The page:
Read the full story at ArtATL.
There’s a lot of junk on the floor of Eyedrum right now.
Junk placed there by Brooklyn artist Katherine Behar for her exhibition E-Waste, on view through May 3. Junk in the form of cheap plastic computer peripherals — laptop docks, mice, speakers, fans and reading lights — manipulated into art objects.
The Illinois Water Resources Center’s (IWRC) “Water Is” photo contest recognizes Illinois photographers who have captured what water means for them, their communities, and the state. Winning images will be featured in IWRC materials promoting the Illinois Nutrient Loss Reduction Strategy, a new state plan designed to improve local and regional water quality.
The contest is open to the public, including state employees. Professional photographers are welcome to submit entries under a separate category. All participants may submit a total of five images.
All entries must be original work. Previously-published material may be entered as long as the submission includes the date and name of the publication.
Entries must be submitted as high-resolution JPEG files no larger than 8 megabytes. Photos that have been digitally altered beyond standard optimization (cropping, color adjustment, etc.) will be disqualified.
Email your submissions to Eliana Brown at email@example.com by May 21, 2015. Emails must also:
- Explain what is happening in the photo
- Identify the location and date the image was taken, including the name of the waterbody if appropriate
- Identify the category of submission – amateur or professional
A panel of judges will select first place and honorable mention winners.
IWRC will have unrestricted use of all submitted photos and accompanying materials and has the right to use all entries in any future online and print materials. Photographers assume responsibility for obtaining consent from any persons appearing in their photograph prior to submission.
Read the full story from Syracuse University.
Two tables full of repurposed books turned into artwork and items of creative expression are forming a celebration of National Library Week at Syracuse University, as well as serving as a signpost of how changing times are affecting libraries, those in the library profession, and the communities that libraries serve.
The “Upcycled Library” display is being hosted by LISSA, the Library and Information Science Student Assembly organization at the School of Information Studies (iSchool). The group’s goal was to host an event that would present “an opportunity to give old books new life.” Described as “part creative destruction, part book giveaway, part community building, and part library advocacy,” LISSA’s idea was to distribute free, out-of-circulation books, recruit project participants, then ask them to create something new from the book materials, according to the organization’s Facebook page.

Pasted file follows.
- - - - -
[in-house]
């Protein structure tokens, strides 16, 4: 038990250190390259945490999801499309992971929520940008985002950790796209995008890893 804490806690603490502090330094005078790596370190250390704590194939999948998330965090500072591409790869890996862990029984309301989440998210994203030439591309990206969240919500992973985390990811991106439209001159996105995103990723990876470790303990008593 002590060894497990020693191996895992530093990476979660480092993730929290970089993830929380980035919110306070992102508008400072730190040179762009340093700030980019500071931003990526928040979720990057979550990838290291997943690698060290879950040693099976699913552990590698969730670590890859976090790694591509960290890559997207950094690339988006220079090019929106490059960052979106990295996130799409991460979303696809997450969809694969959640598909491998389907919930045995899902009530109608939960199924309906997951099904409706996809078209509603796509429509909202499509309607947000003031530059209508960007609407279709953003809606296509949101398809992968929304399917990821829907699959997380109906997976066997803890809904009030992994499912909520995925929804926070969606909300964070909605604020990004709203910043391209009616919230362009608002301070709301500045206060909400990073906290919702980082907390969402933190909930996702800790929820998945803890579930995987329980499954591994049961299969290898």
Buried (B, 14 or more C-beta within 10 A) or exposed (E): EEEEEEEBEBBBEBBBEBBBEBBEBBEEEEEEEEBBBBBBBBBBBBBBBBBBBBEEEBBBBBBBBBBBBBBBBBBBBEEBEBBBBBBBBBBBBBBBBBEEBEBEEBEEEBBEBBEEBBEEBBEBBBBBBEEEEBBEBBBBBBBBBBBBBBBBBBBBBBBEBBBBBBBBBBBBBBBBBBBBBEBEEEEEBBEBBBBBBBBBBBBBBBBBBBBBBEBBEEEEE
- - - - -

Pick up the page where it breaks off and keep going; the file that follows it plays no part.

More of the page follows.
Read the full post at Bored Panda.
As the world moves to cities, so does art. And just as art can inspire political action and resistance, so too do the walls of the city become canvases for important street art messages. The graffiti and street art on this list is perfect for spreading messages about environmentalism and climate change to a wider audience.
This street art uses simple slogans and provocative images to spread important and inspiring ideas in ways that are easy to remember. Such art can inspire people to action or at least remind them about important issues that they may have forgotten.
Read the full story at Hyperallergic.
While we can see the rhythm of traffic or the churning clouds from factory smokestacks, the actual levels of pollution in our daily air are less visible. In an ongoing public art project by artist Andrea Polli called “Particle Falls,” a waterfall of light changes colors from blue to flaming reds and yellows based on real time air quality data.
Read the full story in Grist.
It’s hard to top the accomplishment of creating the greatest beat in the history of hip-hop, but goddammit, Pharrell is giving it a shot. The hip-hop mogul announced today at the World Economic Forum summit in Davos that he’s partnering with Al Gore to organize Live Earth: Road to Paris, a series of concerts that will take place across six continents over 24 hours on June 18. The goal? Getting one billion people to sign a petition stating that yes, they’d really like it if some semblance of constructive action were to take place at COP21.
The Endangered Species Coalition (ESC) is pleased to announce our 2015 Saving Endangered Species youth art contest, which is open to K-12 grade students residing in the United States, including those who are homeschooled or belong to a youth/art program. The contest is an integral part of the 10th annual national Endangered Species Day on May 15, 2015. For more background on the contest, including an art lesson plan for teachers and other resources, please visit www.endangeredspeciesday.org.